In the NIV translation of Numbers 16:1, the Bible says Korah became insolent, arrogant, and proud. Instead of being full of God and his joy he got full of himself. His priestly heritage and visible ministry assignment went straight to his head. When Moses was at his lowest, leading the Israelites back into the wilderness for 40 more years of wandering, Korah promoted himself. He thought, “I could do his job a lot better. While Moses is vulnerable, and everyone’s is disgruntled I’ll strike and take my rightful place.”
Korah orchestrated a coup to take what didn’t belong to him. Let me take a break to share a humorous moment from our family. My great-aunt, affectionately known as Aunt Amie by all, greatly enjoyed meeting new people and volunteering in the community. In the late 80’s, after a presidential election, Washington, DC held lavish celebrations. Our vivacious aunt found herself serving at a prestigious ball, and invited us to see her. She promised gifts if we did. Living just 30 minutes from the capital, we decided to make it a family outing. To our amazement, she brought out beautiful, personalized jackets and hats made especially to commemorate the new president. One coat had the president’s name, another the vice president, and others with the names of their wives. She said she found the complimentary items while walking through the hotel. So, we put them on, and began to sport our new digs. But just a few feet from the hotel, security stopped us and ordered to return the memorabilia. It was in fact reserved to honor the presidential party, and those invited to the ball. We happily complied and scampered away with red faces. My gracious aunt had no idea. There’s nothing worse than returning a gift you took.
The Hebrew word for “insolent” is laqach, and it can also mean “to take.” Korah was a taker. He took what was not appointed to him and made himself a thief. He took men. He grabbed the priestly censors. He wanted the priesthood, the tent of meeting, and control of the congregation of Israel.
Let’s check ourselves. Though Korah’s acts are clearly wrong, the story is in God’s Word because if it happened to him, it could happen to all of us. Here’s a critical point. While working for God, we must guard against the works of the flesh. My grandpa Heaston, who pastored for over 70 years, used to say, “Sanctified flesh is still flesh.” In other words, our sin nature can rear its ugly head at the most inopportune times.
Neck deep in God’s work, the works of the flesh took hold of Korah’s heart. We find these vices in Galatians 5:19-21. Let’s look for a moment at the entire list.
“The acts of the flesh are obvious: sexual immorality, impurity, and debauchery; idolatry and witchcraft; hatred, discord, jealousy, fits of rage, selfish ambition, dissensions, factions, and envy; drunkenness, orgies, and the like. I warn you, as I did before, that those who live like this will not inherit the kingdom of God.”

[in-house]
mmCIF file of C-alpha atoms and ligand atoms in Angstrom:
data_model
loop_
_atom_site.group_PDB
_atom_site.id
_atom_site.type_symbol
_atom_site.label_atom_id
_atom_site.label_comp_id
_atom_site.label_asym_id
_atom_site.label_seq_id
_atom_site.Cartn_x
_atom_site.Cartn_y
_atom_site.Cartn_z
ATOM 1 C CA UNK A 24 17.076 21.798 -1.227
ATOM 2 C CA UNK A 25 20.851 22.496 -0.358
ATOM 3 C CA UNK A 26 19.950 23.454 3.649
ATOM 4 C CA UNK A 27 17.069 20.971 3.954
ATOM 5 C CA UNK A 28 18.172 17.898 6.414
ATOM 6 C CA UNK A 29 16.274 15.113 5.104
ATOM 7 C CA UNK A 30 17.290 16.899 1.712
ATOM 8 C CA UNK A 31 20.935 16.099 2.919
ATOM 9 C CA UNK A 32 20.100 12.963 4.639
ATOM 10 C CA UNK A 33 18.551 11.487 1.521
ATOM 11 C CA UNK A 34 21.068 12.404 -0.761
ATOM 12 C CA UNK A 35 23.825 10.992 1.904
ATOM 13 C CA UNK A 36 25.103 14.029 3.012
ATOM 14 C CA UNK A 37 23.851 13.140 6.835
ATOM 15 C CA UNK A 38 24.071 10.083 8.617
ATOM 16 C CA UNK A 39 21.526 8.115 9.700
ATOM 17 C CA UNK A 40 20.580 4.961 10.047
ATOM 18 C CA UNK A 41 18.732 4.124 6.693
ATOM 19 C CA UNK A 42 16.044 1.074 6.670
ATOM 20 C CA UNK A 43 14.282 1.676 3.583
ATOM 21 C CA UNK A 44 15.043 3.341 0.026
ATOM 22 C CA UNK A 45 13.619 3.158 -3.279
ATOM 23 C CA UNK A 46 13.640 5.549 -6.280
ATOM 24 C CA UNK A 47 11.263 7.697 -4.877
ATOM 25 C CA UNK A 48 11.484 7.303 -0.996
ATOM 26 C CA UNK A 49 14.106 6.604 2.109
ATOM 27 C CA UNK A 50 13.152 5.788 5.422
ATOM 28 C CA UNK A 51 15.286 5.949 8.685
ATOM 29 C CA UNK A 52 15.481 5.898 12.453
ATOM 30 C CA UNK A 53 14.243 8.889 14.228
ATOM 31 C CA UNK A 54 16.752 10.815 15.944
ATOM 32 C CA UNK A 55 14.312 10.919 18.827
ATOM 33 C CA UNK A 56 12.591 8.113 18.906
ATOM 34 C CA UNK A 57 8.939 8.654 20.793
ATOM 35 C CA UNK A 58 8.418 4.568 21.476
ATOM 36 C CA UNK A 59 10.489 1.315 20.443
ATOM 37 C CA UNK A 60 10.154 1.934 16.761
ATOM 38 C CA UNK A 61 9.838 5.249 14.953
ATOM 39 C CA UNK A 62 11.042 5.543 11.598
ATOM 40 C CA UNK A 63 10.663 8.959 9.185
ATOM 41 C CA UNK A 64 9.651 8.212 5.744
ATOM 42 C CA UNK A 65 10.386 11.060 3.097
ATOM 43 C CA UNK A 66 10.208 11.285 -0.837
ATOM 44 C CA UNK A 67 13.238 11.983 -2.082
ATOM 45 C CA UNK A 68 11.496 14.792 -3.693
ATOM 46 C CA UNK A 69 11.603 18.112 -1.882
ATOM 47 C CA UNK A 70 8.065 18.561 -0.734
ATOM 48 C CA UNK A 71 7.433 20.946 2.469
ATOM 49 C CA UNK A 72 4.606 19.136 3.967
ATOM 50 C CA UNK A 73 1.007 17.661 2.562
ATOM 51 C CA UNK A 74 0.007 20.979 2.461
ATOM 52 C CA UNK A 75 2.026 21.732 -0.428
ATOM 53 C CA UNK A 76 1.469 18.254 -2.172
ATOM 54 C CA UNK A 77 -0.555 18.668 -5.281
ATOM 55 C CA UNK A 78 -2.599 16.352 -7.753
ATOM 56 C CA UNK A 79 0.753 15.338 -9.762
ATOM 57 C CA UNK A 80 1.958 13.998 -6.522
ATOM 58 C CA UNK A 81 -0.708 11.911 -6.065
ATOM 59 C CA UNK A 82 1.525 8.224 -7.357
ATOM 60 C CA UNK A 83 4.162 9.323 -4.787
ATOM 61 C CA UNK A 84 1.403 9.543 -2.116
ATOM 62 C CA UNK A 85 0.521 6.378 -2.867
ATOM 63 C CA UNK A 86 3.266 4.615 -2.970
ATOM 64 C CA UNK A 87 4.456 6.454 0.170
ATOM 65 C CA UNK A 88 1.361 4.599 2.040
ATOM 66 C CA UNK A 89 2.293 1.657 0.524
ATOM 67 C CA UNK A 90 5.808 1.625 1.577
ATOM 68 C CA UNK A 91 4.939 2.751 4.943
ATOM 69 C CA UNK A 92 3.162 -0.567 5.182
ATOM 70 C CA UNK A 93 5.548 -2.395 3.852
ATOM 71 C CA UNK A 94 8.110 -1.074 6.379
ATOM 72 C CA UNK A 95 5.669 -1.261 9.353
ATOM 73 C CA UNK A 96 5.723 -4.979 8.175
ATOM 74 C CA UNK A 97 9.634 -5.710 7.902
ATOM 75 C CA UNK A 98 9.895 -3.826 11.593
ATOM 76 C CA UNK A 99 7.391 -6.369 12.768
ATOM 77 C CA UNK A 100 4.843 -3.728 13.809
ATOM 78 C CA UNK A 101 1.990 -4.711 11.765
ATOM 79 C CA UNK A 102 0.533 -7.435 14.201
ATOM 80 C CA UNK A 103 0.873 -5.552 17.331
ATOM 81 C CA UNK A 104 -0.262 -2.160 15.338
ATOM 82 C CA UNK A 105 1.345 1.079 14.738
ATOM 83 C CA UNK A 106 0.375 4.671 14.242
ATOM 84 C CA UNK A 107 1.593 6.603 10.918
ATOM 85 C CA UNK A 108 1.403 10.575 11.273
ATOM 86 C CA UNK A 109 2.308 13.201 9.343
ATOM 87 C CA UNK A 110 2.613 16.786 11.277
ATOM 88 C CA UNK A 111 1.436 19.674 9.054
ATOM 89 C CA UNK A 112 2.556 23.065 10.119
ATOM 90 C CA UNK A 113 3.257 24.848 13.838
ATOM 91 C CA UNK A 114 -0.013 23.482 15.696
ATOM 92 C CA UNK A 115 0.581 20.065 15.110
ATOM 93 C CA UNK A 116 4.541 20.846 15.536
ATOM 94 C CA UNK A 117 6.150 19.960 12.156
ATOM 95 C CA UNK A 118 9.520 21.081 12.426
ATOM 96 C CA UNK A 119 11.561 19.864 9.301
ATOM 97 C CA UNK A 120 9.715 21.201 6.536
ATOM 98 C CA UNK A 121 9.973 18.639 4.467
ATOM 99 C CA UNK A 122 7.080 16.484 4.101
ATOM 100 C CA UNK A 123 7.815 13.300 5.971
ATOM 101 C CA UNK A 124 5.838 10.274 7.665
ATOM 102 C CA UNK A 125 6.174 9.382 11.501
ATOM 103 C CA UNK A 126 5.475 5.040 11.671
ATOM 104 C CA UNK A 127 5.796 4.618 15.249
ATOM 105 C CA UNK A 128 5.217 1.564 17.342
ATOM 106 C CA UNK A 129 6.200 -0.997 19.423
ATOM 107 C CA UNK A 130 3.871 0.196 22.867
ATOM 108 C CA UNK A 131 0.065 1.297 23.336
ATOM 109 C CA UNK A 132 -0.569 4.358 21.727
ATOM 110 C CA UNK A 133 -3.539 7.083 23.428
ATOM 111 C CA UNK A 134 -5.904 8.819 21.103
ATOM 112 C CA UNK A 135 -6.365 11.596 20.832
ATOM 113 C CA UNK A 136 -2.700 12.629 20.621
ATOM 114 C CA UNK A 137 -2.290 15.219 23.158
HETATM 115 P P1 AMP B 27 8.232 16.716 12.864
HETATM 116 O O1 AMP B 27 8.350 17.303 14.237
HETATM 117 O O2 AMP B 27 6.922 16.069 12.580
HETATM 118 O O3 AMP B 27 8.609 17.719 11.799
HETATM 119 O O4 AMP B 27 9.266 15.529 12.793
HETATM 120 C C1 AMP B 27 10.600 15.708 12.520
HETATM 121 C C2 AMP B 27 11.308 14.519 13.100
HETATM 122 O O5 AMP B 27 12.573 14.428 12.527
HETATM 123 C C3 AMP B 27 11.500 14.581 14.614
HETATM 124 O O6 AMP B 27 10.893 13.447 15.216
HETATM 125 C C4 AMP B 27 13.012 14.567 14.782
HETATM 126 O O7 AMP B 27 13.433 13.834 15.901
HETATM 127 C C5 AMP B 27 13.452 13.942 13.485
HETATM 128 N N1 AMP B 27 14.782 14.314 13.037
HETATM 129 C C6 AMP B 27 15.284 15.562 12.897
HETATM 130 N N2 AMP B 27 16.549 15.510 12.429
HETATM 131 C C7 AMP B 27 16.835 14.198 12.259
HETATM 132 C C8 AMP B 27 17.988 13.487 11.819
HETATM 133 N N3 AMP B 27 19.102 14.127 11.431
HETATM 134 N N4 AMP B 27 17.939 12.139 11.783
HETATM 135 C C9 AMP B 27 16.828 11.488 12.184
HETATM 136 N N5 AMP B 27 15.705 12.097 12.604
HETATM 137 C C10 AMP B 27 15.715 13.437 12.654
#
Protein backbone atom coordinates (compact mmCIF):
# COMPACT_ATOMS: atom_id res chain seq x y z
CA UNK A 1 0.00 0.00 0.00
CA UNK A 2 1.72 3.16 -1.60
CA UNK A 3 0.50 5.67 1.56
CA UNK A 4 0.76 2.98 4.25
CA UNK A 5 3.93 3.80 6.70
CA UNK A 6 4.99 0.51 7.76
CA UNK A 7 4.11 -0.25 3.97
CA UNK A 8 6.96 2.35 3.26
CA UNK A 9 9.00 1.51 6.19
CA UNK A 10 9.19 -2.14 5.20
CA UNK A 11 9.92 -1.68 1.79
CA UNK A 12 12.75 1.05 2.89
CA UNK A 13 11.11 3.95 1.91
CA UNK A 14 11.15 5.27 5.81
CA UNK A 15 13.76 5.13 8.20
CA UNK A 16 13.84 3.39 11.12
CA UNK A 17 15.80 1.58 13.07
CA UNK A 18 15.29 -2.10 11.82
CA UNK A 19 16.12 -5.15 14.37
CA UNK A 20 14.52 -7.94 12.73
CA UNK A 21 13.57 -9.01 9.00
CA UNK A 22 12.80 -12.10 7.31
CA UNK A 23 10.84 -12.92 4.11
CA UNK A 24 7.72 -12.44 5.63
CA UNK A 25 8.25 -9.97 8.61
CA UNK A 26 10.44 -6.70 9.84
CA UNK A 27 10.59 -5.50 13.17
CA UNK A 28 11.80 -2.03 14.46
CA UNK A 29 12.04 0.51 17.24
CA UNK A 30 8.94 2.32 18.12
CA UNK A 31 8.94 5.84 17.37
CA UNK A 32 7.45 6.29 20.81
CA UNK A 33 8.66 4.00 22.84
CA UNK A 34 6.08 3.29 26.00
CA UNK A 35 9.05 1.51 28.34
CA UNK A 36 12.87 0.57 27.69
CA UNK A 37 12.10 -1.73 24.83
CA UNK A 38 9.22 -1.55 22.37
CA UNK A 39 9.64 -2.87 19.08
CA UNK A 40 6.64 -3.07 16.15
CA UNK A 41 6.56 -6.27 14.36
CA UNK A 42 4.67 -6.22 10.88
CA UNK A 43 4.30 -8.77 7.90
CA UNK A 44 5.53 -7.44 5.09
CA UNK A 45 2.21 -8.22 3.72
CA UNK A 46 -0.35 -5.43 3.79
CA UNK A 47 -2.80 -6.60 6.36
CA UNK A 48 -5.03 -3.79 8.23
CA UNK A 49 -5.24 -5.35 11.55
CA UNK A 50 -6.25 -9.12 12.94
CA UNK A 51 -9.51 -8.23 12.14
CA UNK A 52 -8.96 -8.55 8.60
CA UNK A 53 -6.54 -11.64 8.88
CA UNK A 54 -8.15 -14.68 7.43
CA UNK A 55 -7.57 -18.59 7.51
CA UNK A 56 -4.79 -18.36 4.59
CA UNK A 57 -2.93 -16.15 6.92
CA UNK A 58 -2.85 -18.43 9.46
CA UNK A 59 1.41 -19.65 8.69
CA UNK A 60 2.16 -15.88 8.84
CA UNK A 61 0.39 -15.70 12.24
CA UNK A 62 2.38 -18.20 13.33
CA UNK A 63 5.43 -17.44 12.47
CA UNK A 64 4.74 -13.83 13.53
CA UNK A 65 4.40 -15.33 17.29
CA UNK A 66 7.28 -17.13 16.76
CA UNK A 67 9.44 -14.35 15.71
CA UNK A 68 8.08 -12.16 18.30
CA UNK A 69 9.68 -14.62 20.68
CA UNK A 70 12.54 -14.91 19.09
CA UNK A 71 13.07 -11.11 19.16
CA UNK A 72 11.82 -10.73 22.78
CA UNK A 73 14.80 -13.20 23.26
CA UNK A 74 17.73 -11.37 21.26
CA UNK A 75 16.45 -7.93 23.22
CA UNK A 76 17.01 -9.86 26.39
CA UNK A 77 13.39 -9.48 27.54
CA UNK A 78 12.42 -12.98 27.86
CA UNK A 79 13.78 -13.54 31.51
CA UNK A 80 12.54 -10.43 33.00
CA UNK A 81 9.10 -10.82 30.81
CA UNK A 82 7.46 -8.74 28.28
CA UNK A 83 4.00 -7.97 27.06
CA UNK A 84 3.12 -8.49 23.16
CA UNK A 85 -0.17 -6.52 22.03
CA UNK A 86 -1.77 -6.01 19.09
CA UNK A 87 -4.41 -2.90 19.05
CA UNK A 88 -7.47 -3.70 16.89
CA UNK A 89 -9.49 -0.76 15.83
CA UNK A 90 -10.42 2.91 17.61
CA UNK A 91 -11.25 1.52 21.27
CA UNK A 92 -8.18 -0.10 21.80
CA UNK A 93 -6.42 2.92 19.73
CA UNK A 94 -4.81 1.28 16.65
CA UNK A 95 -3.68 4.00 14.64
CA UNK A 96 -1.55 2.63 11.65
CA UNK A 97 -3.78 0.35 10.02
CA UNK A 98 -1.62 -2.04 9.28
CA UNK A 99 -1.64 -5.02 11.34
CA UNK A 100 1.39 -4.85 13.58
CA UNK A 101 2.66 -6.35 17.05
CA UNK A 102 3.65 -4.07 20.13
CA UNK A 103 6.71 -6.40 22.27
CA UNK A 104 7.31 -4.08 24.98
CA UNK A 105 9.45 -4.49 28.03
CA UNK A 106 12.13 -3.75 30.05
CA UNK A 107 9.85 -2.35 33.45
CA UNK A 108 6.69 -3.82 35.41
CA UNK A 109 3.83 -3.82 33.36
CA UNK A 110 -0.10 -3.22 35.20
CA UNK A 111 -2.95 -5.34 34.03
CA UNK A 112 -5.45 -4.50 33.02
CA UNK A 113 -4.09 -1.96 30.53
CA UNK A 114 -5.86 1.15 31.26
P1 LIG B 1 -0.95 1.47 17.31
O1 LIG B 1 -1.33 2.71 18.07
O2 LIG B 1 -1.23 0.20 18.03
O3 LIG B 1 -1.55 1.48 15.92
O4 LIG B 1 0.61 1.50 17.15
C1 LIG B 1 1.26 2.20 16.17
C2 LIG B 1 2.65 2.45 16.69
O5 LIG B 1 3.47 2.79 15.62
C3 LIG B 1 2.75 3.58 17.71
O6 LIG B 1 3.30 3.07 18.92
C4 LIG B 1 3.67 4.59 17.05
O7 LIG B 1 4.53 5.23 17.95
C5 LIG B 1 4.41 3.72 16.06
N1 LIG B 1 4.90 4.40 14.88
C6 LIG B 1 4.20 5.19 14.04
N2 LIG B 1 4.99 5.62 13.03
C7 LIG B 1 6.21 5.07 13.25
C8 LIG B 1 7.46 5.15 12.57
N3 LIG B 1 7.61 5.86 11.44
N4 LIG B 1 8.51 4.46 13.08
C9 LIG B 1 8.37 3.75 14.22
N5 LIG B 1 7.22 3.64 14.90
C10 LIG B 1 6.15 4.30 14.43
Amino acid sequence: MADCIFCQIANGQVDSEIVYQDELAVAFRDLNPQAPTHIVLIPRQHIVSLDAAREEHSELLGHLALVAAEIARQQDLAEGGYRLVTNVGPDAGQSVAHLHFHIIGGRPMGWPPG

Notice the first five, and the last two. Most would agree those are no-brainers. But notice the ones sandwiched between again – hatred, discord, jealousy, fits of rage, selfish ambition, dissensions, factions, and envy…” Those hit closer to home. Here in the same list are acts and attitudes. Before God, jealousy, selfish ambition, and envy are in the same league with sexual sin and witchcraft. In verse 21 he concludes, “…those who live like this will not inherit the kingdom of God.”
The big tamales in this list is selfish ambition. To be clear, we should aspire to do great things, and set lofty goals we could never reach on our own. God receives honor when our motivation is to help others, advance God’s kingdom, and steward our gifts and resources. But selfish ambition burns for distinction. It’s a desire for supremacy to gain attention and praise by whatever means to fulfill a self-centered end. For example, how about manipulating social media to multiply followers or likes? Buying fans to boost your social platform and visibility is a huge industry through sites like buysocialfan.com. Everybody who is anybody is doing it.
It is difficult to spot because it masquerades as holy zeal, righteous fervor, passion, enthusiasm, even anointing. But the Bible says in James 3:14-15, “If you harbor bitter envy and selfish ambition in your hearts, do not boast about it or deny the truth. Such “wisdom” does not come down from heaven but is earthly, unspiritual, demonic.”
When Korah raised himself up, God opened the earth and devoured him and all his possessions. James 4:6 says, “God opposes the proud but shows favor to the humble.” But 1 Peter 5:6 points to a better way, “Humble yourselves, therefore, under God’s mighty hand, that he may lift you up in due time.”